For Specific Aim 4, we utilized ICD-9 codes of 79.0x, 791.x, 792.x, 793.x, 78.5, 79.35, 79.16, 78.57, 79.35, 81.51, 81.52 to identify surgical treatment of fractures (n=100) and described characteristics of surgically treated fracture cases compared with those not surgically treated for the incident fracture (n=956). We examined mortality by type of treatment (surgical vs. nonsurgical) in overall models and then in models adjusted for descriptive variables. Logistic regression was utilized to determine whether there were significant differences in mortality by treatment group. We also used the chart review sample, as described above, to further understand the management of fractures in the setting of chronic SCI.
For Specific Aim 5, we utilized the VA pharmacy benefits management group to identify anticonvulsant use (yes vs. no); and, among anticonvulsant use, the type of anticonvulsant used (P450 inducing vs. not) and monotherapy vs. polytherapy. We used Cox proportional hazards to characterize the association of anticonvulsant use with fracture case status. We also examined the relationship of other medications used (opioids and then thiazides) with fracture status in this population. For Specific Aim 6, we used the chart review data to identify receipt of osteoporosis therapies in the one year following the incident fracture.
Our project identified a number of important findings relative to fractures in the SCI population. First, there was no significant effect of incident lower extremity fractures on mortality for up to five years following the fracture (HR: 1.16; 95% CI 0.96-1.39). However, morbidity complications, including respiratory complications, pressure ulcerations, UTIs, thromboembolism and delirium, were significantly increased at one month post fracture compared with controls (p < 0.03 for all). Almost 1/3 of all fractures occurred during transfers, particularly while using a wheelchair. Surgical treatment for lower extremity fractures occurred in approximately 10% of patients. However, there was no differential association of fracture treatment pattern (surgical vs. nonsurgical) on one year mortality, with 5 (5%) of the surgically treated population and 36 (6%) of the nonsurgically treated population dying within one year of the fracture (p=0.36). Compared with non-users of anticonvulsants, there was a significant positive relationship with fractures by overall use of anticonvulsants (HR 1.33; 95% CI 1.16-1.53), by polytherapy compared with monotherapy (HR 1.27; 95% CI 1.07-1.54), but not by anticonvulsant type. Similarly, opioid use, which occurred in 70% of the cohort, was positively associated with fracture risk (HR 1.82; 95% CI 1.59-2.09). Thiazide use was also common in this cohort, with 22% of the cohort using thiazide diuretics. There was a statistically significant inverse relationship between thiazide use and risk for lower extremity fractures (HR 0.74; 95% CI 0.59-0.93). In the year post fracture, 31% of patients received calcium and 36% vitamin D supplements; however, only 7% received a bisphosphonate and <1% received calcitonin or teriparatide.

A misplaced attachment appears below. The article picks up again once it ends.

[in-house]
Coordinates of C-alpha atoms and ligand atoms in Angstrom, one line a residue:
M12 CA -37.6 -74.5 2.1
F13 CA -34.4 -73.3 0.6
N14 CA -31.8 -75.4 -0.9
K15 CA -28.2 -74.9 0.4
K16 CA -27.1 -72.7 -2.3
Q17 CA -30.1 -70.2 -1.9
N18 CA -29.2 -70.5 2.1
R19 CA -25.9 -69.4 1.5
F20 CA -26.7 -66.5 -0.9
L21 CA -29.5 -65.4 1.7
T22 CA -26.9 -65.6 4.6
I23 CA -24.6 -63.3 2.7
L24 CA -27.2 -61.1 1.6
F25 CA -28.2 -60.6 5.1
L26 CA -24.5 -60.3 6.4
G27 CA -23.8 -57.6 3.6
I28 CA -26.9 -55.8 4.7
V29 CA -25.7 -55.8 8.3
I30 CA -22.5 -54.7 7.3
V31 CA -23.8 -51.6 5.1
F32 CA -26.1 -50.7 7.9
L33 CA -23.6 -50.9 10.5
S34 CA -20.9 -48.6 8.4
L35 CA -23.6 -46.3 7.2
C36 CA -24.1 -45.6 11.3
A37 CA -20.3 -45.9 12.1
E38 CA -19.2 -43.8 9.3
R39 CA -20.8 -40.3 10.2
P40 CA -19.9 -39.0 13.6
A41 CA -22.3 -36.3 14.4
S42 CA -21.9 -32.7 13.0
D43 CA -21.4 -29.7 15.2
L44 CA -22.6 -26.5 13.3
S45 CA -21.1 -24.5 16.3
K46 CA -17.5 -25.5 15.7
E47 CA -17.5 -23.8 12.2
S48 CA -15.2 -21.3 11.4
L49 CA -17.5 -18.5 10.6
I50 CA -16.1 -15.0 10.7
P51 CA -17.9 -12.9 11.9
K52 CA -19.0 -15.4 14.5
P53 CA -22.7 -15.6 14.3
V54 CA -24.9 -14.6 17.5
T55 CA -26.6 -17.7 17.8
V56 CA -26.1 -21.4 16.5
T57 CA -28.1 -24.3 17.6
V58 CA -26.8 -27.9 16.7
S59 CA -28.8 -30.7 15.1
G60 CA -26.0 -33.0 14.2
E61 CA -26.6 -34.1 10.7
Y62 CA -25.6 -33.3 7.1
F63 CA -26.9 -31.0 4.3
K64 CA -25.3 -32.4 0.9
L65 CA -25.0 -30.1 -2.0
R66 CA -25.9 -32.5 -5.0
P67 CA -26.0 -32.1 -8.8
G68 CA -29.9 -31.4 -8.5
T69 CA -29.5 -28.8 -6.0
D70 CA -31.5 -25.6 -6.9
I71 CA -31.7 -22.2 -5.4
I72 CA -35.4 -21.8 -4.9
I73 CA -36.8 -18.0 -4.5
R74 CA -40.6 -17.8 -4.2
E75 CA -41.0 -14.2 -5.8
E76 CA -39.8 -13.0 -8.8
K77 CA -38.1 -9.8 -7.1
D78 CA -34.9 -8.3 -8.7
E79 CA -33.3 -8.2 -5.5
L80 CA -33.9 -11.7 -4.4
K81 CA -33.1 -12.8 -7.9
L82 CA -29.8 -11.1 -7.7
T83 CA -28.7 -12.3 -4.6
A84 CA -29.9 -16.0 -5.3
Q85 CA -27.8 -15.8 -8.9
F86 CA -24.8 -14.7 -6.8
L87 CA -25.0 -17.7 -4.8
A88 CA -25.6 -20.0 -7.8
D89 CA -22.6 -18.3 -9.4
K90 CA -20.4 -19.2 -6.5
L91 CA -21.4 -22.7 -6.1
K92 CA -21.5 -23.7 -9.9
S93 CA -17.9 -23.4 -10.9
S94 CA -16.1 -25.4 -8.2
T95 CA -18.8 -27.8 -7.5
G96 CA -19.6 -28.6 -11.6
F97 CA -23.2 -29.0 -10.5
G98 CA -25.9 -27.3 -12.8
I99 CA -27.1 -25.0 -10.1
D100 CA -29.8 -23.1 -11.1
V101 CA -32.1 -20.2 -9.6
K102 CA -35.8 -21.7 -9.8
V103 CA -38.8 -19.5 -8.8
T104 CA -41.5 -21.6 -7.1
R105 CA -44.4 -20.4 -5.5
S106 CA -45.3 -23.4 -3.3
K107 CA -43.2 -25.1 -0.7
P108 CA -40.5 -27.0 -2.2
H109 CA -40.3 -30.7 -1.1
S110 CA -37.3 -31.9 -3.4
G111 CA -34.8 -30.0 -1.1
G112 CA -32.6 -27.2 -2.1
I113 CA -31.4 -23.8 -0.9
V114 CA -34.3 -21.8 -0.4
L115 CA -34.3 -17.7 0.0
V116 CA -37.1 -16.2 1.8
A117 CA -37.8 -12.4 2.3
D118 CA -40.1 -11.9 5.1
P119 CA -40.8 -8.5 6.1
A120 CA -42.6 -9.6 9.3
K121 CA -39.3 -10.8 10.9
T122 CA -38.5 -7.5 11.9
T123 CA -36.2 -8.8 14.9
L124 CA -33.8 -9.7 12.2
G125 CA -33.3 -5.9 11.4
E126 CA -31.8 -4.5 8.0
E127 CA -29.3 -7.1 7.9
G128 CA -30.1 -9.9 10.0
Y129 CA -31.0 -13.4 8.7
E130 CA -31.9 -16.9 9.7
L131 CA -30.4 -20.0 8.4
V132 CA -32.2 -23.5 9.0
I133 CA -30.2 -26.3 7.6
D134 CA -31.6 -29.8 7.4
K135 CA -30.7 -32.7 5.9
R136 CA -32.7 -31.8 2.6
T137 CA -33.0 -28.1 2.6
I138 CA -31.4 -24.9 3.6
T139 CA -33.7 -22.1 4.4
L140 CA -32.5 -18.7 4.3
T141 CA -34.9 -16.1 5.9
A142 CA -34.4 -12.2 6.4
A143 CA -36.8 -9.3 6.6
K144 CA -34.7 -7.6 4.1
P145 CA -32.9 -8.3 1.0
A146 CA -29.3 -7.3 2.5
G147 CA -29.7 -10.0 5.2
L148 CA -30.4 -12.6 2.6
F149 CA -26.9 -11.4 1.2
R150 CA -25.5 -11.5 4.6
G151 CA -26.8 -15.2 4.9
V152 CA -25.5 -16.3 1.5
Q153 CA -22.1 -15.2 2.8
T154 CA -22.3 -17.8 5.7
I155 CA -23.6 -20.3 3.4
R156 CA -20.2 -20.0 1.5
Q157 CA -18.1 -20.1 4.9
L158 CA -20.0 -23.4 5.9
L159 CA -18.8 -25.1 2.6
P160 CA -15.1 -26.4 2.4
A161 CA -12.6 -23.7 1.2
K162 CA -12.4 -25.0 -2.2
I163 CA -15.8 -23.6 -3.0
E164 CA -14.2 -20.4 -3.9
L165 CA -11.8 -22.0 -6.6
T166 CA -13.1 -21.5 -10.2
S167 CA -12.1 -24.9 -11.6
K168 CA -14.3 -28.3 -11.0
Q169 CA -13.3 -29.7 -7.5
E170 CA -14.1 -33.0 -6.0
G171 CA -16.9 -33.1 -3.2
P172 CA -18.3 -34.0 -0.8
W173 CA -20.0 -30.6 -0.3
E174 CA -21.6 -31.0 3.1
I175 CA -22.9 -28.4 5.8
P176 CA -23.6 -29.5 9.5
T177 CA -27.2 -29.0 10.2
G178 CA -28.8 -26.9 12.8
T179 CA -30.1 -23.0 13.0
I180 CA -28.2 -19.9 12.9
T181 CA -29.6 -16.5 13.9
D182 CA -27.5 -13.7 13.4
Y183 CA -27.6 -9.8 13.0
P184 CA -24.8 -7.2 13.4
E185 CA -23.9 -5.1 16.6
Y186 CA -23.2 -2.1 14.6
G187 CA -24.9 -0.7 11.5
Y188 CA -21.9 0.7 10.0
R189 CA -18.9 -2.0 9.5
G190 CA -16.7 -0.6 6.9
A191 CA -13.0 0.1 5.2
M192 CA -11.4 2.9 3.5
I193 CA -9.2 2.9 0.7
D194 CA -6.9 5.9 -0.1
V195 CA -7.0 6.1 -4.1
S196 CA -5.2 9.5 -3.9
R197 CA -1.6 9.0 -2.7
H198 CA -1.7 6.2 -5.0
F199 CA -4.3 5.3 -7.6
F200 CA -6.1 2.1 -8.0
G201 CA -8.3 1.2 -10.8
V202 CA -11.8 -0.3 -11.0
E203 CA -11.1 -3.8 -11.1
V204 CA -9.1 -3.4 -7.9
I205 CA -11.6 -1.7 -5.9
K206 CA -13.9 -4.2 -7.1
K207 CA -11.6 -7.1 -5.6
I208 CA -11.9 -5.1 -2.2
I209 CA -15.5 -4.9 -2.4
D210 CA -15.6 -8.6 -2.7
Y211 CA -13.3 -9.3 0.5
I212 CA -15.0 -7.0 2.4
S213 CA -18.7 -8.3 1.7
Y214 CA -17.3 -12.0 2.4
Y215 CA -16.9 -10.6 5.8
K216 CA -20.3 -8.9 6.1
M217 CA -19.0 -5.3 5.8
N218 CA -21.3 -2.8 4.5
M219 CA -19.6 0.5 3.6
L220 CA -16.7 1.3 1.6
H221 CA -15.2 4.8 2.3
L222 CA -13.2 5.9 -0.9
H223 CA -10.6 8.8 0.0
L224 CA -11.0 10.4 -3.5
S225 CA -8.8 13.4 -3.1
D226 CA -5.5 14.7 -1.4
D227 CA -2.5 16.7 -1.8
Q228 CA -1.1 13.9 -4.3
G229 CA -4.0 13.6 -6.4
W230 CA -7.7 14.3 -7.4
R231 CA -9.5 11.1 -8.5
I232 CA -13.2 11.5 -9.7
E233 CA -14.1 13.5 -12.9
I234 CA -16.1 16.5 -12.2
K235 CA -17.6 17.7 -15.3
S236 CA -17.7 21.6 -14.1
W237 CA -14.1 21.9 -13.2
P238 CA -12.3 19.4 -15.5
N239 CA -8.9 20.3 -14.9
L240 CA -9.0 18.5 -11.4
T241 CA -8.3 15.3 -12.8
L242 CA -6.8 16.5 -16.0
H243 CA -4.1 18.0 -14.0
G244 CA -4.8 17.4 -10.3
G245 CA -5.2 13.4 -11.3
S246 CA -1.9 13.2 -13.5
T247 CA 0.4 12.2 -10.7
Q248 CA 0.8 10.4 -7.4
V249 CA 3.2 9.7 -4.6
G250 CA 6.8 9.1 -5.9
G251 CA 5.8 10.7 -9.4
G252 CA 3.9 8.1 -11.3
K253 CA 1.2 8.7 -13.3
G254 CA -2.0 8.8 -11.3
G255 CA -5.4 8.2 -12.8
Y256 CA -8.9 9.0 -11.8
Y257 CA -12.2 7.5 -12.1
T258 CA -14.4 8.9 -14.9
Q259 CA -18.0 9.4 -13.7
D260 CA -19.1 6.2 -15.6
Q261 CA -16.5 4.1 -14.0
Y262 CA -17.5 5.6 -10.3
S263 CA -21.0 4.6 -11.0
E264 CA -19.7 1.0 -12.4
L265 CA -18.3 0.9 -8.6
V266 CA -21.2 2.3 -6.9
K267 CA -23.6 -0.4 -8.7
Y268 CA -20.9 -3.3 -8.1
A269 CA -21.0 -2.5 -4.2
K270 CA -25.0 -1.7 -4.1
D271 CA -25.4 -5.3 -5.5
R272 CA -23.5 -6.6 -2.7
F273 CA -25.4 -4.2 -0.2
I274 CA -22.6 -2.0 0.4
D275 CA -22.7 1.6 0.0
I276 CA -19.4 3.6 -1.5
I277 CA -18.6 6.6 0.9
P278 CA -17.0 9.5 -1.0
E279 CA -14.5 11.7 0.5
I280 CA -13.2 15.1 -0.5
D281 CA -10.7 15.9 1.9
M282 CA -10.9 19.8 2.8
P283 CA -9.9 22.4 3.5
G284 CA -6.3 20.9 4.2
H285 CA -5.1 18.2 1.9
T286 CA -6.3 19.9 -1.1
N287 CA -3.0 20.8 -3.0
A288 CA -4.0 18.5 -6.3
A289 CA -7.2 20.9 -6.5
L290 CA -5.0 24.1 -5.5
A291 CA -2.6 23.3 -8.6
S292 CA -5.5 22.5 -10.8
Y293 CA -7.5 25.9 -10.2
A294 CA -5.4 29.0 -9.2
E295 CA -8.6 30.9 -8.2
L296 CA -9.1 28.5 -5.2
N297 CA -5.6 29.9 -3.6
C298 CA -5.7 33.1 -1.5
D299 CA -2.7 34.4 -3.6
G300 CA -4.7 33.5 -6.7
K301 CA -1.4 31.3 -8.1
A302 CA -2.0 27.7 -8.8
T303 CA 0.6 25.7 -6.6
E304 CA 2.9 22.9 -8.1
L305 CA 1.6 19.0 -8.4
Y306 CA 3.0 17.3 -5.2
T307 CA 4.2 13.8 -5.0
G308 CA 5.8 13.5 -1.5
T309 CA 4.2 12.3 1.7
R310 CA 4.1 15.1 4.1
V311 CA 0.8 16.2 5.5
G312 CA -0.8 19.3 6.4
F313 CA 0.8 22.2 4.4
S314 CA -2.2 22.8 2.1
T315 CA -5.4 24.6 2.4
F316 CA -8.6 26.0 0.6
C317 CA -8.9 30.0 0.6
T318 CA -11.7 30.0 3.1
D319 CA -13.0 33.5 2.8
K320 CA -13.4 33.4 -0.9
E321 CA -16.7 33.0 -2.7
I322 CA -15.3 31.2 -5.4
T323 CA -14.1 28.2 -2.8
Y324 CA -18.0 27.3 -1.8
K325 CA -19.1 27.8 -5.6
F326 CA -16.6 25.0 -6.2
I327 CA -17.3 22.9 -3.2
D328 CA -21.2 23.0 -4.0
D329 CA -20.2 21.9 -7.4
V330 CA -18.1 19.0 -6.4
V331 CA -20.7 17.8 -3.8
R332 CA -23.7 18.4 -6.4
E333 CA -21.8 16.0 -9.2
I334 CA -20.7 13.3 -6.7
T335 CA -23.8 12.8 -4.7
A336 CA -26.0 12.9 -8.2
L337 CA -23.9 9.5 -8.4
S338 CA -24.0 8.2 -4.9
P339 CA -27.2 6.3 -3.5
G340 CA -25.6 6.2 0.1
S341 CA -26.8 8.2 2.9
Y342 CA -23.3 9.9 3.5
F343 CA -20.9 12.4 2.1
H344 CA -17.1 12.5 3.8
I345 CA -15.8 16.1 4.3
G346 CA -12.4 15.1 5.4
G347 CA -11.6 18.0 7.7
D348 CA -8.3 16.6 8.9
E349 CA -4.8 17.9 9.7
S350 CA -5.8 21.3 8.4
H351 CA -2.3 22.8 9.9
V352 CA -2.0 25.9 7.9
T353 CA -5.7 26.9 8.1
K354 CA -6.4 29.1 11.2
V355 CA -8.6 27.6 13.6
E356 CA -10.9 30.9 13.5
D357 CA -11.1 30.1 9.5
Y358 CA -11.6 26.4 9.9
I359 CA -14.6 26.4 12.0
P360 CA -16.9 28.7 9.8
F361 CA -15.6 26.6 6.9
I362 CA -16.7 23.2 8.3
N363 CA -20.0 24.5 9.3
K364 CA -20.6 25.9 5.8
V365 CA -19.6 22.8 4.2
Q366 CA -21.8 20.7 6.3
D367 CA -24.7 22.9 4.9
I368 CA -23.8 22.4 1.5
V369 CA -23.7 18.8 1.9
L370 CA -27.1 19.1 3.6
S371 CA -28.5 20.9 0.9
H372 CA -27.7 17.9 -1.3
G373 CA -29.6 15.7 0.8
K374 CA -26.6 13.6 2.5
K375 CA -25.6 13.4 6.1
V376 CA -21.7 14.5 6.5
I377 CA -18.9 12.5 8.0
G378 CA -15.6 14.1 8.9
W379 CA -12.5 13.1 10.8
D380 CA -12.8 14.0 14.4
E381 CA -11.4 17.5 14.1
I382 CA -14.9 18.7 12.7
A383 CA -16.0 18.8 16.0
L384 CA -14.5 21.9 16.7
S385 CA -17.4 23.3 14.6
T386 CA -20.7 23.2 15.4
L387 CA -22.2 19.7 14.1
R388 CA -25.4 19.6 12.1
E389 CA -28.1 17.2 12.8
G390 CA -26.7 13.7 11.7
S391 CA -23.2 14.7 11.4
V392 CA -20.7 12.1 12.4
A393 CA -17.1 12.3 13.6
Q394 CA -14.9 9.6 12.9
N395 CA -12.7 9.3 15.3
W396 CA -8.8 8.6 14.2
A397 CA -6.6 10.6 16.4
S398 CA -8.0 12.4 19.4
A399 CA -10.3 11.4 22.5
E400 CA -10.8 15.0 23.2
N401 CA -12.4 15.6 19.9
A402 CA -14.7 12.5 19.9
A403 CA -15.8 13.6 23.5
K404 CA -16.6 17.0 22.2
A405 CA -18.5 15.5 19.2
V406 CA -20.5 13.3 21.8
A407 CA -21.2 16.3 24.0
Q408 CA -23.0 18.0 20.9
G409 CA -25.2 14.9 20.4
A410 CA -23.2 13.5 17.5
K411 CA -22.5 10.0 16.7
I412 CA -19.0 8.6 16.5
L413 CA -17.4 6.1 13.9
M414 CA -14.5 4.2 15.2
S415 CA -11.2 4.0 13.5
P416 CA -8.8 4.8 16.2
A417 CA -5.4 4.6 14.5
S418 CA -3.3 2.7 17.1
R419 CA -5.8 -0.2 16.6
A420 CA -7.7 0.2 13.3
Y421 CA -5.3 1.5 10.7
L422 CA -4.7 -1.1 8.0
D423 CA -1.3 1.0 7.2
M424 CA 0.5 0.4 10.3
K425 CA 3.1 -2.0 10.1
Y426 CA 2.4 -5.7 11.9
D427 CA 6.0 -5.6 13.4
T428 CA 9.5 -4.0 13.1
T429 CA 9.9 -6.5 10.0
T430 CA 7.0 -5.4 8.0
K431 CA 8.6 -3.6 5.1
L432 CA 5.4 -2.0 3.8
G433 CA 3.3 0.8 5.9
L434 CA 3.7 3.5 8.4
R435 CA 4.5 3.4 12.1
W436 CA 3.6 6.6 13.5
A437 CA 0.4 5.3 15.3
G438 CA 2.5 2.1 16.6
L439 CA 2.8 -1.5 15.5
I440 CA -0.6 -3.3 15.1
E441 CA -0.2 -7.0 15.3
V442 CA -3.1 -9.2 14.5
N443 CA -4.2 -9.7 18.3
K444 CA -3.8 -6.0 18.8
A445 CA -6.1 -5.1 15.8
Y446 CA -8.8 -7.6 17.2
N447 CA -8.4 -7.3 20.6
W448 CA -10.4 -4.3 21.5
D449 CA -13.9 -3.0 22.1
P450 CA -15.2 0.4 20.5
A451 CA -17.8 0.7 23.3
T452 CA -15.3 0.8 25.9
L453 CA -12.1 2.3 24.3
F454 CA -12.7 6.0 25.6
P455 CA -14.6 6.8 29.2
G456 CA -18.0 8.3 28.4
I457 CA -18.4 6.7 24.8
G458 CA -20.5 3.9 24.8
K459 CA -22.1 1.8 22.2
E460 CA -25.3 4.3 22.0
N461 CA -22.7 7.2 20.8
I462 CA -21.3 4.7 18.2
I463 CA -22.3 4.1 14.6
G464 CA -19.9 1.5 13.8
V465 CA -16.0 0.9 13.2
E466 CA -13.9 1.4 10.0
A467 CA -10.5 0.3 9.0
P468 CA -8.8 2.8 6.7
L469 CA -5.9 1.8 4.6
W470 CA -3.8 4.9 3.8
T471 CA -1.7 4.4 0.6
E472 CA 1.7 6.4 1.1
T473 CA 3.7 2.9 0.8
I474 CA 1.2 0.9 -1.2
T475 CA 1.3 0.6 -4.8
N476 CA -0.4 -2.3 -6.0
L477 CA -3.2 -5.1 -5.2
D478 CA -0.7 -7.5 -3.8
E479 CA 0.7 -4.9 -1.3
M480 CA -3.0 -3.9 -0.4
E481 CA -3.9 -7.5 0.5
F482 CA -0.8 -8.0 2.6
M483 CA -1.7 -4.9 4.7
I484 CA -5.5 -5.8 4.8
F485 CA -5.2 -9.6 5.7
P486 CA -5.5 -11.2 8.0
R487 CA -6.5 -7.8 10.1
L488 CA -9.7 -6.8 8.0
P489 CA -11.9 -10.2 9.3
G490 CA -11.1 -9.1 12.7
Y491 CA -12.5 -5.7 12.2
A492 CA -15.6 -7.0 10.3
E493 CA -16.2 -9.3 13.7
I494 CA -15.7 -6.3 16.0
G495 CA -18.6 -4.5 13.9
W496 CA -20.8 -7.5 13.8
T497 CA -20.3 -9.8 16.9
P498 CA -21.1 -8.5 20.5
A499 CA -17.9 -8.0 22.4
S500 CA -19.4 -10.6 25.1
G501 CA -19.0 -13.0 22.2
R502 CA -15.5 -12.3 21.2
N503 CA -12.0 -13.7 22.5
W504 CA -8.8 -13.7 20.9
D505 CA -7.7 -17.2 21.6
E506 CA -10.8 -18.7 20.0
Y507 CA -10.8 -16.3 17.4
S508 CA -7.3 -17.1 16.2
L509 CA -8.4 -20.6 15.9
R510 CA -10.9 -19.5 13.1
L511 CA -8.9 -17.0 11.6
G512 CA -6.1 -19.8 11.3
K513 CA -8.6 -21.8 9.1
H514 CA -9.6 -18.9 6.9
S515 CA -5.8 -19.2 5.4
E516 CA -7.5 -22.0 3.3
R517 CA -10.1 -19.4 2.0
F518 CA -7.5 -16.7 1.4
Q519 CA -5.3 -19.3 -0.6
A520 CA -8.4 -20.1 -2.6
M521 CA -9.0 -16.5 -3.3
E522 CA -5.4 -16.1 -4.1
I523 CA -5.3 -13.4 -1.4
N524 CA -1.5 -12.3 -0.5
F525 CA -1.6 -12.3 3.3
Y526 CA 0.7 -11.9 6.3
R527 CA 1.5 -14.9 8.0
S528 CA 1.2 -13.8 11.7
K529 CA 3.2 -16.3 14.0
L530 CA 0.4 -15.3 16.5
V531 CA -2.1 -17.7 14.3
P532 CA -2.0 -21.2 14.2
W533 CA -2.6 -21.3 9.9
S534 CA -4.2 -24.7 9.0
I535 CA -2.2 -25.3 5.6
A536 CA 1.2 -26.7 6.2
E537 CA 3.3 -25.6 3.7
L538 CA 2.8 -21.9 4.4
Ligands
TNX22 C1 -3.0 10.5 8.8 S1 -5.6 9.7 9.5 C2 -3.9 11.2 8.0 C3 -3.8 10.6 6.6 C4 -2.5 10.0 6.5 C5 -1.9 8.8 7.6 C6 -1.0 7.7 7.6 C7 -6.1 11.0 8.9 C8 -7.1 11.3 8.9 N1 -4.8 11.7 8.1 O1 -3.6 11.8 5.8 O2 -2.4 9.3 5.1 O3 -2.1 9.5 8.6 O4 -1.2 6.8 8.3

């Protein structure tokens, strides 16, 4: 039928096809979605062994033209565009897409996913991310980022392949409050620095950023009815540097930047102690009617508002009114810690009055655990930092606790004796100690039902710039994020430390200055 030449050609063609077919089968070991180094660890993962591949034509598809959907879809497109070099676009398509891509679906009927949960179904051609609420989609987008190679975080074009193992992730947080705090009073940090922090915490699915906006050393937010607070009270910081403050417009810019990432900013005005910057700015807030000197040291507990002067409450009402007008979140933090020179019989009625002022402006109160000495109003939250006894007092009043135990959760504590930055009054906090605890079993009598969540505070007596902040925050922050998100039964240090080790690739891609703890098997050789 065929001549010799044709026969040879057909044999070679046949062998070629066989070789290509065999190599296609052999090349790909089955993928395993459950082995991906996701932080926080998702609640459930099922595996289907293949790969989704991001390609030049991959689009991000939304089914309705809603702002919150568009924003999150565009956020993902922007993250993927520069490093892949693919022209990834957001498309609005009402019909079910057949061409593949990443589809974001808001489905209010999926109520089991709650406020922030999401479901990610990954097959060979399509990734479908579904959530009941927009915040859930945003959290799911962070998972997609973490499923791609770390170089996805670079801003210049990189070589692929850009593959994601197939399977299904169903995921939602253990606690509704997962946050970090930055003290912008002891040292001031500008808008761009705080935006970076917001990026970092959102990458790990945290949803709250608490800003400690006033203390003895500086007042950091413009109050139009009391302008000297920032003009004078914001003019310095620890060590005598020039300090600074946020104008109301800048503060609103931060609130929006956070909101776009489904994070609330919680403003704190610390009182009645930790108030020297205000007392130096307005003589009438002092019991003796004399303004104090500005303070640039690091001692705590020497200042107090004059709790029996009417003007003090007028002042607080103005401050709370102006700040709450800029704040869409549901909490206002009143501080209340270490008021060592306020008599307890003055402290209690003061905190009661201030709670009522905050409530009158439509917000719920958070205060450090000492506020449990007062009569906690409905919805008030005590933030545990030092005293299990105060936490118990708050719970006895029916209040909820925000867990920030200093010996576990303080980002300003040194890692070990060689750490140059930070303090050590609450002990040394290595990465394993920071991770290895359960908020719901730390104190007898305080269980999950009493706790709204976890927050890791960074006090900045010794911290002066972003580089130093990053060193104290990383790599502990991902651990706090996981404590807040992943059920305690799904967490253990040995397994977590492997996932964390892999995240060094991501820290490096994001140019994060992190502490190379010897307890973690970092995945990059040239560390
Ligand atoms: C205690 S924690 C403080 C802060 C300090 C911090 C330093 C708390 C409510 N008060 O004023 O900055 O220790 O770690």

We have identified a number of key areas that can be targeted to improve quality of care and outcomes for Veterans with SCI with respect to fractures. To start, fracture prevention should focus on preventing transfer-related falls, particularly while using a wheelchair. Although there is no increased mortality following lower extremity fractures in SCI, these fractures are associated with substantial complications, particularly in the first month following the fracture. The majority of lower extremity fractures can be treated with medical management; however, in those that do require surgery, this management is not associated with greater mortality. Use of opioids and anticonvulsants are associated with increased fracture risk; however, importantly, use of thiazide diuretics are inversely associated with fracture risk. Provision of pharmacological therapies for osteoporosis following fractures in SCI beyond calcium and vitamin D supplementation is rarely done at present.
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DRA: Health Systems, Acute and Combat-Related Injury, Brain and Spinal Cord Injuries and Disorders, Musculoskeletal Disorders
DRE: Epidemiology, Treatment - Observational, Prevention
Keywords: Patient outcomes, Practice patterns, Spinal cord injury
MeSH Terms: none